We love good children’s books and we’ve read many Eric Carle books before. Of course, “The Very Hungry Caterpillar” and “Brown Bear, Brown Bear…” (which we have a commentary on), “The Very Quiet Cricket” , “The Tiny Seed” and others. But we never read his “Hello, Red Fox” before, until this summer (2019). And it really made us think! 

First you have to understand how the book works. “Hello, Red Fox” is not just a book to read or look at. You have to take a closer sustained focus look.

Let’s start with the cover. The title says: “Hello, RED Fox” but the cover illustration is most certainly of a GREEN fox! This mismatched incongruity leads you right into the plot of the story. 

And then there’s a page in the book introducing the method, showing you how to go about reading the rest of the book. On the left side of the page is a large red heart. In the center of that heart there’s a small black dot. Eric Carle, the author and illustrator, tells you to focus deeply on the black dot inside of the red heart for 10 seconds. Don’t look away. Be sure to stare directly at the black dot in the red heart for 10 full seconds. 

And then immediately afterwards, turn to the right side of the page, an empty white page with a black dot at the center. Stare at that black dot for 3 seconds. What do you see? It may not work as well in small on screen, but should have a similar effect. 

(If it doesn’t work you may need to see it larger. If viewing on a phone, just click on the image. We may post a larger image option later).

The science behind this is called “after-image contrast” or “opposing process theory”. It also tells you something about the opposing sides of the color wheel. 

But in addition to whatever author/illustrator Eric Carle had in mind, the little black dot and this magical effect got me thinking. Two thoughts actually.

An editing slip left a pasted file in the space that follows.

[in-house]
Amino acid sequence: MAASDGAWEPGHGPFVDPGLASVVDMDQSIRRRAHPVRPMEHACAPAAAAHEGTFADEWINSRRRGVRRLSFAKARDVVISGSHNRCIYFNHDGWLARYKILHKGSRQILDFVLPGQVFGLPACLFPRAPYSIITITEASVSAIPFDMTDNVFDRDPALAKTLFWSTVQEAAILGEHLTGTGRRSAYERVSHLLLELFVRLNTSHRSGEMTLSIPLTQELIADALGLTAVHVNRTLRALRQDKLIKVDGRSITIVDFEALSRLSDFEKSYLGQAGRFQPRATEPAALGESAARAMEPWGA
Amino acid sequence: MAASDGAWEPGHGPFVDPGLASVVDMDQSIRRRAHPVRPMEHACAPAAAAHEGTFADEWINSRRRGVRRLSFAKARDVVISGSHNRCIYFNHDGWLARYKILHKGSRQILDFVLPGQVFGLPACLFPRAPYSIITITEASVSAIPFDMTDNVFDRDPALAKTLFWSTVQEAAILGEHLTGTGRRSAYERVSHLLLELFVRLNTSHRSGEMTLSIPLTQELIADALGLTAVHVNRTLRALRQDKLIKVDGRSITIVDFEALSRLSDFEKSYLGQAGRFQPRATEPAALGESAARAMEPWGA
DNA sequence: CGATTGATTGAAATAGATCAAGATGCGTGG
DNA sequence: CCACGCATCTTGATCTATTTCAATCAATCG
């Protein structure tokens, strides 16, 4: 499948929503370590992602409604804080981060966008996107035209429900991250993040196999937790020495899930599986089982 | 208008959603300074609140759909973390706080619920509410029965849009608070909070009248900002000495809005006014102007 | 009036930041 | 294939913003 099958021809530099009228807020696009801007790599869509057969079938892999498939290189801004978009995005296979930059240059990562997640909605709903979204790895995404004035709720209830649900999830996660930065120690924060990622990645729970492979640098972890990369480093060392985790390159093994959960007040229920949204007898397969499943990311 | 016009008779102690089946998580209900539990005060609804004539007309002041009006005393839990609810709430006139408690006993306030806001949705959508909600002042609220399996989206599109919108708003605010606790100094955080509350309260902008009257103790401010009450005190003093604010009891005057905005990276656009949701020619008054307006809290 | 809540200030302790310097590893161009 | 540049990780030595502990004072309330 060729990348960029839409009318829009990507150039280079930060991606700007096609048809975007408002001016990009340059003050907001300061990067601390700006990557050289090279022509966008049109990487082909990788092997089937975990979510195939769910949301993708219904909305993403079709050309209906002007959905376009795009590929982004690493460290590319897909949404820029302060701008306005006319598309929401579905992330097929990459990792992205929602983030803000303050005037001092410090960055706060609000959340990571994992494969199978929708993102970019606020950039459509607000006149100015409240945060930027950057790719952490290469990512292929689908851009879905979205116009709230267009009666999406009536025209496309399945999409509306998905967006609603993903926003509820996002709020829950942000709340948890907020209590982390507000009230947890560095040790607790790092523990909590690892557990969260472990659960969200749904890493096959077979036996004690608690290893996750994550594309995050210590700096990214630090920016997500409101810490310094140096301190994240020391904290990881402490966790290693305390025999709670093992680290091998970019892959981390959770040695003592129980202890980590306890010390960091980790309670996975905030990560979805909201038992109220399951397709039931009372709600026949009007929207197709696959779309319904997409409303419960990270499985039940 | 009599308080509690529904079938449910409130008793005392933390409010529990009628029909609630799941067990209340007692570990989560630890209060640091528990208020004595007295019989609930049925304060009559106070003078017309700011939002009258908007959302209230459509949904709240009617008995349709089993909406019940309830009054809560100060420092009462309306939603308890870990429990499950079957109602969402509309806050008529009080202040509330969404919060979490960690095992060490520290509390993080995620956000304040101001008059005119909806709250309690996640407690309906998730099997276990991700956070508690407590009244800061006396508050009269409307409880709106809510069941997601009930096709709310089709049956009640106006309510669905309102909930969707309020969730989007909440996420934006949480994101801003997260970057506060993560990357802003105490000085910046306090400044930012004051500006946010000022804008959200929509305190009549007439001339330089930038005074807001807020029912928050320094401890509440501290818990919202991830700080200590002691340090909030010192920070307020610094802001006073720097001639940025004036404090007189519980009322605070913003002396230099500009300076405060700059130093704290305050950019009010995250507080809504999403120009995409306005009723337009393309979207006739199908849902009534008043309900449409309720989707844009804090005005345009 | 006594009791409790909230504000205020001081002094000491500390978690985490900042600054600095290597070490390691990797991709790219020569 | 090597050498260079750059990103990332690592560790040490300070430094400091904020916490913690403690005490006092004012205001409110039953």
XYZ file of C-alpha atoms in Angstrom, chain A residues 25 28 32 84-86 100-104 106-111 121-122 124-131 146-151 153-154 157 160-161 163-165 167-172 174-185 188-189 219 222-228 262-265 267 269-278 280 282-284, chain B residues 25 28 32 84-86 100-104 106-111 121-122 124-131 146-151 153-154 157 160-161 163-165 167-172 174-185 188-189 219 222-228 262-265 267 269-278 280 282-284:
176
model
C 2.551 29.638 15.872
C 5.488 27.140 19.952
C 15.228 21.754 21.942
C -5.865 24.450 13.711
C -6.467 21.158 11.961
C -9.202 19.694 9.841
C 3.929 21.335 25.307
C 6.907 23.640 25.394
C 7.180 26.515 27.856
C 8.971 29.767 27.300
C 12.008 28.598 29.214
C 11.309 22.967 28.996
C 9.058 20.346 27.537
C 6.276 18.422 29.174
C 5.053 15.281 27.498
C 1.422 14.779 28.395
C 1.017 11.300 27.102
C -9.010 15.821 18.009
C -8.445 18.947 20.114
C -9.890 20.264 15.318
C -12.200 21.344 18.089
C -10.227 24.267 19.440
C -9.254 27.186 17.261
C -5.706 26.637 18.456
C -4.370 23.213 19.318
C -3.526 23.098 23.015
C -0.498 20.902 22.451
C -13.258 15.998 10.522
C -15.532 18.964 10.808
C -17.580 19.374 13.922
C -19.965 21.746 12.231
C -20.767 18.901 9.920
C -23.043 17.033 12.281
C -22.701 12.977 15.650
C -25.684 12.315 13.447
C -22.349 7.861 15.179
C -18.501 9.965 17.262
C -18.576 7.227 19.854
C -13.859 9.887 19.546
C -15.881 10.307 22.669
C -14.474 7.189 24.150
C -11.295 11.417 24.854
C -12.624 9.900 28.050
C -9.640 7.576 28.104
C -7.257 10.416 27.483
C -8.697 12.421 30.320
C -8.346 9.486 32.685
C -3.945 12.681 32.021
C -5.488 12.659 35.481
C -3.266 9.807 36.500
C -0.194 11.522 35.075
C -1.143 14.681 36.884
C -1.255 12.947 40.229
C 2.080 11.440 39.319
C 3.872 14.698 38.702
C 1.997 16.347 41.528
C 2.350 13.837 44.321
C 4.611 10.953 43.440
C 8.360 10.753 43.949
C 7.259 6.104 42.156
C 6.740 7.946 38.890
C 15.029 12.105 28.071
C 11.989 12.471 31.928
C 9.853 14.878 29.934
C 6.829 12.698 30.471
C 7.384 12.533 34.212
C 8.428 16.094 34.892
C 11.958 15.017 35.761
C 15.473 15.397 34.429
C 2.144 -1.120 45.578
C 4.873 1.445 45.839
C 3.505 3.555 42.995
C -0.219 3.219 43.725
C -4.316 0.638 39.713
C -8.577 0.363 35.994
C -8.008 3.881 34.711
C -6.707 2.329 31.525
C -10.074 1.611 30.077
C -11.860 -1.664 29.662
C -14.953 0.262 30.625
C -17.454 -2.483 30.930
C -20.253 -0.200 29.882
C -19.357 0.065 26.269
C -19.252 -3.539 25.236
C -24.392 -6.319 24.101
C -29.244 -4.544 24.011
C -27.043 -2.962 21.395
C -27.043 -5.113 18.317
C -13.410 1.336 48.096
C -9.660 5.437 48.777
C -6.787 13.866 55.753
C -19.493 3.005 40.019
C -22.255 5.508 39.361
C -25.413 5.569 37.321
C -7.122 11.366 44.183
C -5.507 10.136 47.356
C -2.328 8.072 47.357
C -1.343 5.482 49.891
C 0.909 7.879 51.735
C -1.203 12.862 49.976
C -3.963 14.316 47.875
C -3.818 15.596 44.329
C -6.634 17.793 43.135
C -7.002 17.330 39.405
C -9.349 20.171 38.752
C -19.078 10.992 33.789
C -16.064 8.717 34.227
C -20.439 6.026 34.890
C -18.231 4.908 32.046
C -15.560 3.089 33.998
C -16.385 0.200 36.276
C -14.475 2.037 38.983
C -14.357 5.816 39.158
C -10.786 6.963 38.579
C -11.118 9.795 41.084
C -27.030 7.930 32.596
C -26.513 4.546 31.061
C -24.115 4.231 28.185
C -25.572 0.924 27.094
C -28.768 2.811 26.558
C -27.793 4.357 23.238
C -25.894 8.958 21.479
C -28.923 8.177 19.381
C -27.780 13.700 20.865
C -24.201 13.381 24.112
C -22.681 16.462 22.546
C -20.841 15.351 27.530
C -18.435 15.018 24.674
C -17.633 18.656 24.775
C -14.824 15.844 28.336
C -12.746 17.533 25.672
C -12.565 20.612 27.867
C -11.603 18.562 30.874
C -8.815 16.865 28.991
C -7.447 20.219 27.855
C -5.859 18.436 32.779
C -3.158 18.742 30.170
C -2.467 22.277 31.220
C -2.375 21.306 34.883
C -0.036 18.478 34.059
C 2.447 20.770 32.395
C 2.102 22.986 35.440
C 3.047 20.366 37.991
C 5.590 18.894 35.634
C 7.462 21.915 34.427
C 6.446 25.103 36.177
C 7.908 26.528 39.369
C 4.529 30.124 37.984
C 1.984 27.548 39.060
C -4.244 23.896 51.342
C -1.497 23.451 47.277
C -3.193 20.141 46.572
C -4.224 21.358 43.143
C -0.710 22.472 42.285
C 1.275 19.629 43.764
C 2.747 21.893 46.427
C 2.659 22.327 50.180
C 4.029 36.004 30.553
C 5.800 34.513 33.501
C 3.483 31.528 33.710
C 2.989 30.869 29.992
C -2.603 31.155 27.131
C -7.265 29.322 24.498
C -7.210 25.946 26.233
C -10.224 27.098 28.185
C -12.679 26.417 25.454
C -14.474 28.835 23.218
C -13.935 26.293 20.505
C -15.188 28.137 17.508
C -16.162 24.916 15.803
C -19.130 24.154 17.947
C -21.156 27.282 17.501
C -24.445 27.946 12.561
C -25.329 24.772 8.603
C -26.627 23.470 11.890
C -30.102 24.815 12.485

Parable #1: Imagine for a moment that the red heart pictured is a dark negative space. Just for the analogy/message’s sake. By finding its innermost core, by zeroing in on its deepest essence, one can then re-envision, or re-see the same dot drawn with a glimpse or traces of something much brighter. 

The Rebbe thought this way. He looked into the heart of the exile, and found sparks of redemption. He saw possibilities for light within the darkness itself, but only by reaching deep into its innermost core. Even in sadness, the Rebbe finds glimpses of joy. This transformative and uplifting perspective, a “positivity bias” is found throughout the Rebbe’s teachings. When explained philosophically, it has a lot to with finding that innermost core, seeking the essence, going deeper and within the shallow surface or superficial layers. That inner dot is the transformative focus. 

Parable #2: Sometimes we look at other people and see a blank, empty sheet. We see nothing there. Eric Carle is telling us what Chassidus (see Tanya 32 etc) tells us to do. Look inside your own heart, find the “pintele Yid” that G-dly dot or essence (Pintele is Yiddish for dot) and then see that same dot in someone else, and all of a sudden, out of what you thought was an empty page or person will emerge a glowing radiance! 

It is so appropriate that we happened to come across this book during the “Three Weeks” when Jews mourn the destruction of the Jerusalem Temple. (1) Rebbe sees this time of mourning as a time of spiritual opportunity. Rebbe urges us to seek ways to transform the sadness into joy, the exile into redemption. To see it all differently! (2) Love of our fellow is a Mitzvah all year long but there is special emphasis during this period of the Three Weeks. It is said that the Jerusalem Temple was destroyed because of baseless hatred, and will be rebuild when we have unconditional baseless love! 

Focus on the dot, the inner soul core, the Pintele Yid, helps us with both! Thanks Eric Carle for this thought-provoking visual book of incredible and magical transformations!